Can You Sue Your Employer for a St. Louis Work Injury?By James M. Hoffmann
May. 12, 2017 8:33a
Due to the high cost of covering injured employees when they were injured on the job, states started mandating that employers carry workers’ compensation insurance. In Missouri, an employer is required to carry workers’ compensation insurance if they have more than five employees.
The trade off to the workers’ compensation insurance is that if you are hurt while on the job, then although you are entitled to workers’ compensation benefits, you typically aren’t able to sue your employer for things like pain and suffering or any long standing repercussions from the injury.
There are special circumstances, however, where you can sue your employer. In rare instances, if you are injured on the job, and you believe that the injury was intentional, then you may be able to bring an intentional tort civil case against your employer. Tort injuries are those injuries that cause physical or emotional damages that were intentionally inflicted on an employee while on the job. The most typical types of intentional torts are:
Battery - Battery is when you have been injured by someone or something intentionally while on the job
Assault - An assault is an attempted battery or the threat to cause harm or commit battery to you
False imprisonment - When you are confined without legal authority against your will
Intentional infliction of emotional distress - When someone intentionally inflicts emotional distress upon you by egregious behavior or conduct
Defamation - When someone says something that is untrue about you that causes you either harm or leads to libel or slander
Invasion of privacy - There are four various types of invasion of privacy, but typically they involve someone disseminating pictures of videos of you to a wider audience and without your permission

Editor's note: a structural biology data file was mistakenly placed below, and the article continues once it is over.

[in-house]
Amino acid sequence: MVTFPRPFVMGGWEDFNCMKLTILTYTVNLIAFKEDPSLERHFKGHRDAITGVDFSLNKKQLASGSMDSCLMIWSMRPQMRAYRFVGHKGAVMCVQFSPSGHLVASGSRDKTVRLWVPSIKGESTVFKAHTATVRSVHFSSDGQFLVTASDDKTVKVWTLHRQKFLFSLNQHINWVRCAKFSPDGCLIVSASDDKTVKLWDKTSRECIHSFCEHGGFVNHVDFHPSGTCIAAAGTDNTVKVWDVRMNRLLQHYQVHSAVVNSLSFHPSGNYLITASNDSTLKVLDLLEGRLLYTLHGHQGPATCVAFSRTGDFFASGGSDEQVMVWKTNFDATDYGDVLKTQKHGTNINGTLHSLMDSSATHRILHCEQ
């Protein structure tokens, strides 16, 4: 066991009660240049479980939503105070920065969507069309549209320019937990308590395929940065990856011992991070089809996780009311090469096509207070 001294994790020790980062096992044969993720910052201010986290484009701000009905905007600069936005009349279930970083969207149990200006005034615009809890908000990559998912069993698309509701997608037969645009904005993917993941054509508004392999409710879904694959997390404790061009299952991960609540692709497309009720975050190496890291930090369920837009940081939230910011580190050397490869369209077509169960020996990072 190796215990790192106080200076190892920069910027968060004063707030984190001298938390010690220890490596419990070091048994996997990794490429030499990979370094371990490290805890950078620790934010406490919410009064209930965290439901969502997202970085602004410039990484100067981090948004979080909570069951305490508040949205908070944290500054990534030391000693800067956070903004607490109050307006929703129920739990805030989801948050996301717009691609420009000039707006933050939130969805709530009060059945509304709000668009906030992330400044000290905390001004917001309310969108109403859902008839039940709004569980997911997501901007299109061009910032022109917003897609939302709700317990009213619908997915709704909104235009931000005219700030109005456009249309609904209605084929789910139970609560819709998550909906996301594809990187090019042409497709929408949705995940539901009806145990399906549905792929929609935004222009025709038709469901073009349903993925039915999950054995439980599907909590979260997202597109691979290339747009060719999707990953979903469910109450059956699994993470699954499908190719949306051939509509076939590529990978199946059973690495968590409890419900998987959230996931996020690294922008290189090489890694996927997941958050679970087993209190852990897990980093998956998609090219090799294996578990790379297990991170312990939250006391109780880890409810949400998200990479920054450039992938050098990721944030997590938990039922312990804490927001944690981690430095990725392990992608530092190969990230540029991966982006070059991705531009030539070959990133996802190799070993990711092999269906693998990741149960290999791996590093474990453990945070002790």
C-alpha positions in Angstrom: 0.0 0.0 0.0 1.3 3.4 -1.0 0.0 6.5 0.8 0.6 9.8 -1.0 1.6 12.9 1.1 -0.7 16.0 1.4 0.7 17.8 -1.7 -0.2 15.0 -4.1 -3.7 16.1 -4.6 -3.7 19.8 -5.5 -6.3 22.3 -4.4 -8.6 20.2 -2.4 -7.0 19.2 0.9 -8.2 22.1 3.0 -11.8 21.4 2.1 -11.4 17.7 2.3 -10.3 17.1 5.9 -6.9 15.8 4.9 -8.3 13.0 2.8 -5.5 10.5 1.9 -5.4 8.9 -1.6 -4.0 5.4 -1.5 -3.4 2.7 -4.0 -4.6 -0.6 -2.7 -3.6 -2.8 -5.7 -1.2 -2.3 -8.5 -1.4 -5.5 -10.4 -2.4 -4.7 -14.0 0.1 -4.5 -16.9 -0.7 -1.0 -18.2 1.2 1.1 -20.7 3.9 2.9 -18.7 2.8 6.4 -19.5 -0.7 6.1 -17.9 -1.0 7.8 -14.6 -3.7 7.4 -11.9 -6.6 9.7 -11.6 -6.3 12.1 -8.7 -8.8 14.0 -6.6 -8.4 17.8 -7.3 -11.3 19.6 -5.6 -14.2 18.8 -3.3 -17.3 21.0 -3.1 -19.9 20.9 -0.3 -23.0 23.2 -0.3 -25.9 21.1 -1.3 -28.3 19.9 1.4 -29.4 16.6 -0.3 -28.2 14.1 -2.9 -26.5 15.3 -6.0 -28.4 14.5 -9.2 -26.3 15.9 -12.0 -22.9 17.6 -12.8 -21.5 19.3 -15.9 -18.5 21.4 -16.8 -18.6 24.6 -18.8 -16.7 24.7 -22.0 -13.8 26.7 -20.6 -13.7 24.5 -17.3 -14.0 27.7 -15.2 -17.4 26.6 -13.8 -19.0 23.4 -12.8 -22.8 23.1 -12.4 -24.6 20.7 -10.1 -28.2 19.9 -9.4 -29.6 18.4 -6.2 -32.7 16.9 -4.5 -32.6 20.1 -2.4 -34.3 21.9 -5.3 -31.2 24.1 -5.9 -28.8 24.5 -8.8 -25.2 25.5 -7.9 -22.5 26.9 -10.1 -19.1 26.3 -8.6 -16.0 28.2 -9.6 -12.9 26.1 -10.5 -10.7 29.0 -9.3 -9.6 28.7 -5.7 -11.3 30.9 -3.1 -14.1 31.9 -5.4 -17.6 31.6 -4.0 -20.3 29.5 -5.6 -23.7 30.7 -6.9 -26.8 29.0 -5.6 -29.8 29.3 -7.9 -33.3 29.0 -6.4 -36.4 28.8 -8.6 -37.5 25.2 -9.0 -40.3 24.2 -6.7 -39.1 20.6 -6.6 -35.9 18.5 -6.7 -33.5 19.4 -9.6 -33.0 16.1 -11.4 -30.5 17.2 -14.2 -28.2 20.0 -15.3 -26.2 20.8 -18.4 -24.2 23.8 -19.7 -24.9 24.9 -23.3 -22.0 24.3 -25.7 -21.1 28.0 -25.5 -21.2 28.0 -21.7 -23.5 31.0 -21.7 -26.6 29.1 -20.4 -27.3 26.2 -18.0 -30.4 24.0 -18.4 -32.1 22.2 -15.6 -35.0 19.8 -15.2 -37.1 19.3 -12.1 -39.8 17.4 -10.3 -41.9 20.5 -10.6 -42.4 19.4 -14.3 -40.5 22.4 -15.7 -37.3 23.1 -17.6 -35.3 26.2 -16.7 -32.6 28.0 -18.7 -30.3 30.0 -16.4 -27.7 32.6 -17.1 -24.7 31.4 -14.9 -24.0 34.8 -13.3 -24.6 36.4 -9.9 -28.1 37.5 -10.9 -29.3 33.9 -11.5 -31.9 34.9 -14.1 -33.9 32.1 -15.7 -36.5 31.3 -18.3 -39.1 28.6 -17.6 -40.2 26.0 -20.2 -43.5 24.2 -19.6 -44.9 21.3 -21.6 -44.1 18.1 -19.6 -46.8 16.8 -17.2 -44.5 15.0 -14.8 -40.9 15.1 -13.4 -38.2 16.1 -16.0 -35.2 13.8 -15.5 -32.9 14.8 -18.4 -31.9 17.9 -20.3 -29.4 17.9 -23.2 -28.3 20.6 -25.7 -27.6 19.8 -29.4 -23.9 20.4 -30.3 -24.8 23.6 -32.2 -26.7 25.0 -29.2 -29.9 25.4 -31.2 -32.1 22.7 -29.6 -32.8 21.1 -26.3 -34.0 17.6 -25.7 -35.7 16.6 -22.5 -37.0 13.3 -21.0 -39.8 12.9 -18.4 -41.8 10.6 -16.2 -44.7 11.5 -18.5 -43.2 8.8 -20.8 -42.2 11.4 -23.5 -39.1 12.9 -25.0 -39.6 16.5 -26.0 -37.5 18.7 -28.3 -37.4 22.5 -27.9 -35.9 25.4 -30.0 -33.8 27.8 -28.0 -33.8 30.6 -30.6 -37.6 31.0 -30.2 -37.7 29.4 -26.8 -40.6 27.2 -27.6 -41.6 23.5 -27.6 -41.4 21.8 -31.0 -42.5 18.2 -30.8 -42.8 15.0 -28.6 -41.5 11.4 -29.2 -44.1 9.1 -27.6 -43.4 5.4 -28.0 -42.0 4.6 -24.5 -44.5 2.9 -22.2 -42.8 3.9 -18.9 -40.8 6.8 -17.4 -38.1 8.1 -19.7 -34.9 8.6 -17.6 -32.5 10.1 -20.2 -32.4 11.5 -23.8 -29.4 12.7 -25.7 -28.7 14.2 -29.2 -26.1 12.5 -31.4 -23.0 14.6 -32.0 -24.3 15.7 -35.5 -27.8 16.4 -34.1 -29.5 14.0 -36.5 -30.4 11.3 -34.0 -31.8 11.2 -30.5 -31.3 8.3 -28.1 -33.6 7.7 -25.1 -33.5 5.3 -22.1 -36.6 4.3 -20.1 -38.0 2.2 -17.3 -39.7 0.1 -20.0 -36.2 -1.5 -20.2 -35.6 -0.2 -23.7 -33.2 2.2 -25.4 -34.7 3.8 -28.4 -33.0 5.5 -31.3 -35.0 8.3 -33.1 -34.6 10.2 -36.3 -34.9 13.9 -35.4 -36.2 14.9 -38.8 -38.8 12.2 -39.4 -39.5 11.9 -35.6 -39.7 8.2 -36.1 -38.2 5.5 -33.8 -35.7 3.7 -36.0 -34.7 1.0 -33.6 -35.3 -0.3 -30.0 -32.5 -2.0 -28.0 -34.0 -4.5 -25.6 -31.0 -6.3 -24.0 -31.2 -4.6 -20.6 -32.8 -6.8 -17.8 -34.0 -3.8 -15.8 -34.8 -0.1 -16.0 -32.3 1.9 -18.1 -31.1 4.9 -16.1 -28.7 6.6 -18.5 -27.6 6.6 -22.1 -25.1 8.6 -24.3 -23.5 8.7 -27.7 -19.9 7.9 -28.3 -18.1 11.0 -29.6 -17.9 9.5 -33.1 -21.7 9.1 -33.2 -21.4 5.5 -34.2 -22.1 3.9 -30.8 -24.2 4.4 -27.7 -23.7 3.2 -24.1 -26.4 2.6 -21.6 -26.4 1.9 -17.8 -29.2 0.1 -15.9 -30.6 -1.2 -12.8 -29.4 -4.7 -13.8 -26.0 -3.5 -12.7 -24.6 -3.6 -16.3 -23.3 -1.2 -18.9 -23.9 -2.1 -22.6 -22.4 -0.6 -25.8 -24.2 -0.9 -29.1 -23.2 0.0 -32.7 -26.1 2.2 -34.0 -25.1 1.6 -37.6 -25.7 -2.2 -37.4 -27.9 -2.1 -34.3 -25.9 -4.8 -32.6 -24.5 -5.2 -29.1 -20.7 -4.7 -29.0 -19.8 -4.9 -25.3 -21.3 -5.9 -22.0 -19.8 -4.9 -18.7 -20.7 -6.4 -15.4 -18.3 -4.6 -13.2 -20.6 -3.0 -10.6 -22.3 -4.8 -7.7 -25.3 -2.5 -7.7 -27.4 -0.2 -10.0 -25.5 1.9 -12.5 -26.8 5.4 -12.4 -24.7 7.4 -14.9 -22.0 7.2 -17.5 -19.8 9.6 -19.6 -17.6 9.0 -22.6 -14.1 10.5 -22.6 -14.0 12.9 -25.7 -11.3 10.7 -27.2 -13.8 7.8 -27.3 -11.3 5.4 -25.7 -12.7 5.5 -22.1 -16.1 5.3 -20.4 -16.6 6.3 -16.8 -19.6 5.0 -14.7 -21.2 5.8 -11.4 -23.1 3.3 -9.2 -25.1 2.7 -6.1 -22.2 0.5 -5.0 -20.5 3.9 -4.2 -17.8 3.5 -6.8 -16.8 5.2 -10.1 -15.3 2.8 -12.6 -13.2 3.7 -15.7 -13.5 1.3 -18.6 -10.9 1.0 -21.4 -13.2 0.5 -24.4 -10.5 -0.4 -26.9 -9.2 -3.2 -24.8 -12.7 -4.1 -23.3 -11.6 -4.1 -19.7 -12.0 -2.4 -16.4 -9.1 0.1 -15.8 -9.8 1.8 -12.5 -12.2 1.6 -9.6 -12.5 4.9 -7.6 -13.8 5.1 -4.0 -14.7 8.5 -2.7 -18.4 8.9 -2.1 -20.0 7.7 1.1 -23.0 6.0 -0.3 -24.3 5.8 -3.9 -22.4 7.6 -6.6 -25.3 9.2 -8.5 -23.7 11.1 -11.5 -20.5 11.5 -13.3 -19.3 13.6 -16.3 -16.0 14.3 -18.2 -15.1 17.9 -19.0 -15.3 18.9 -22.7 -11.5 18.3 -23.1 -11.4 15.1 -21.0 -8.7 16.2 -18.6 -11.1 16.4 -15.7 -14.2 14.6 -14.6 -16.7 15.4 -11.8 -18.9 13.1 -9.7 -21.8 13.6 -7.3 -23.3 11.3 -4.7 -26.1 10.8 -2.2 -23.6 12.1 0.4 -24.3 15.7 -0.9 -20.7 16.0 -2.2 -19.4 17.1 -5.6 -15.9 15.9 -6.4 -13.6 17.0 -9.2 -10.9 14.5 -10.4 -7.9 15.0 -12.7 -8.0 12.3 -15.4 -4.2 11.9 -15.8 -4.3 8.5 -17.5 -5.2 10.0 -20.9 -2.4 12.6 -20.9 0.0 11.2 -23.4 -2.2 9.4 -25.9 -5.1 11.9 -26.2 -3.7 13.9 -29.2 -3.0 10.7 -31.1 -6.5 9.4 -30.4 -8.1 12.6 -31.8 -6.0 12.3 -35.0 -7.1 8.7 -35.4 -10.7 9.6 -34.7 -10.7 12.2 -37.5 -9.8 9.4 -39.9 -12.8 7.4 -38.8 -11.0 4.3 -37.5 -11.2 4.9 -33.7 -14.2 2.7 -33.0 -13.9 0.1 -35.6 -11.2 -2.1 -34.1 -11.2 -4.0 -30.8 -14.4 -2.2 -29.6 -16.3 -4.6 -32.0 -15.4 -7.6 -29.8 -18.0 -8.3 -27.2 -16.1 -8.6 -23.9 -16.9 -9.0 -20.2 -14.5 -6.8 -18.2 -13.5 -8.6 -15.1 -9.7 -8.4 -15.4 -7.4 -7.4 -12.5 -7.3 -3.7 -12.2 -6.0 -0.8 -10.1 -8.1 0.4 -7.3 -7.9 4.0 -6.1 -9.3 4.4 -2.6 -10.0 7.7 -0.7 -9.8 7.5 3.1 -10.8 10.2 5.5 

Trespassing - When someone enters into your workspace or property without having your permission to do so
Suit for third party injuries
If you are injured while at work and believe that your employer was responsible through a third party, then you may have the option to sue the third party that you suspect is at fault. If, however, you win and can recover damages related to the case, you might have to give a portion of your award to your employer or repay any workers’ compensation benefits that you received. Also, your employer might be able to sue the third party for the losses that they suffered due to your injuries.
Wrongful termination or denial of workers’ compensation benefits
Most workers’ compensation claims have to go through a specific process and not through the court. Once a determination is made, you generally cannot appeal the decision. The recourse you have is to appeal to a special nominated court or workers’ compensation board to sort through the details.
Consult with an experienced St. Louis workers’ compensation lawyer to have someone on your side who can fight to get you the compensation you are legally entitled to. Call
(314) 361-4300 for a free case evaluation.